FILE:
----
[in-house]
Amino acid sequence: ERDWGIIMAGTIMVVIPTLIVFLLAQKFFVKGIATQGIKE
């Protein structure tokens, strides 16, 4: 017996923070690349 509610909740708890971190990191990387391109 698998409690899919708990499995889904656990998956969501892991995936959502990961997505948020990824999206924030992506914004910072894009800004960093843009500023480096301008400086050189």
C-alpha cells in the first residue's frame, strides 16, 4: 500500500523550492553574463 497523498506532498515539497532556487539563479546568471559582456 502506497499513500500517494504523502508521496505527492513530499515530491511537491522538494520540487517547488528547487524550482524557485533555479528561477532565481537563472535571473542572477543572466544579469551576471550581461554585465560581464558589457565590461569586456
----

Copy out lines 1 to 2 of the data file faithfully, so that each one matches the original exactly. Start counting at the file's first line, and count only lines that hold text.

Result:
[in-house]
Amino acid sequence: ERDWGIIMAGTIMVVIPTLIVFLLAQKFFVKGIATQGIKE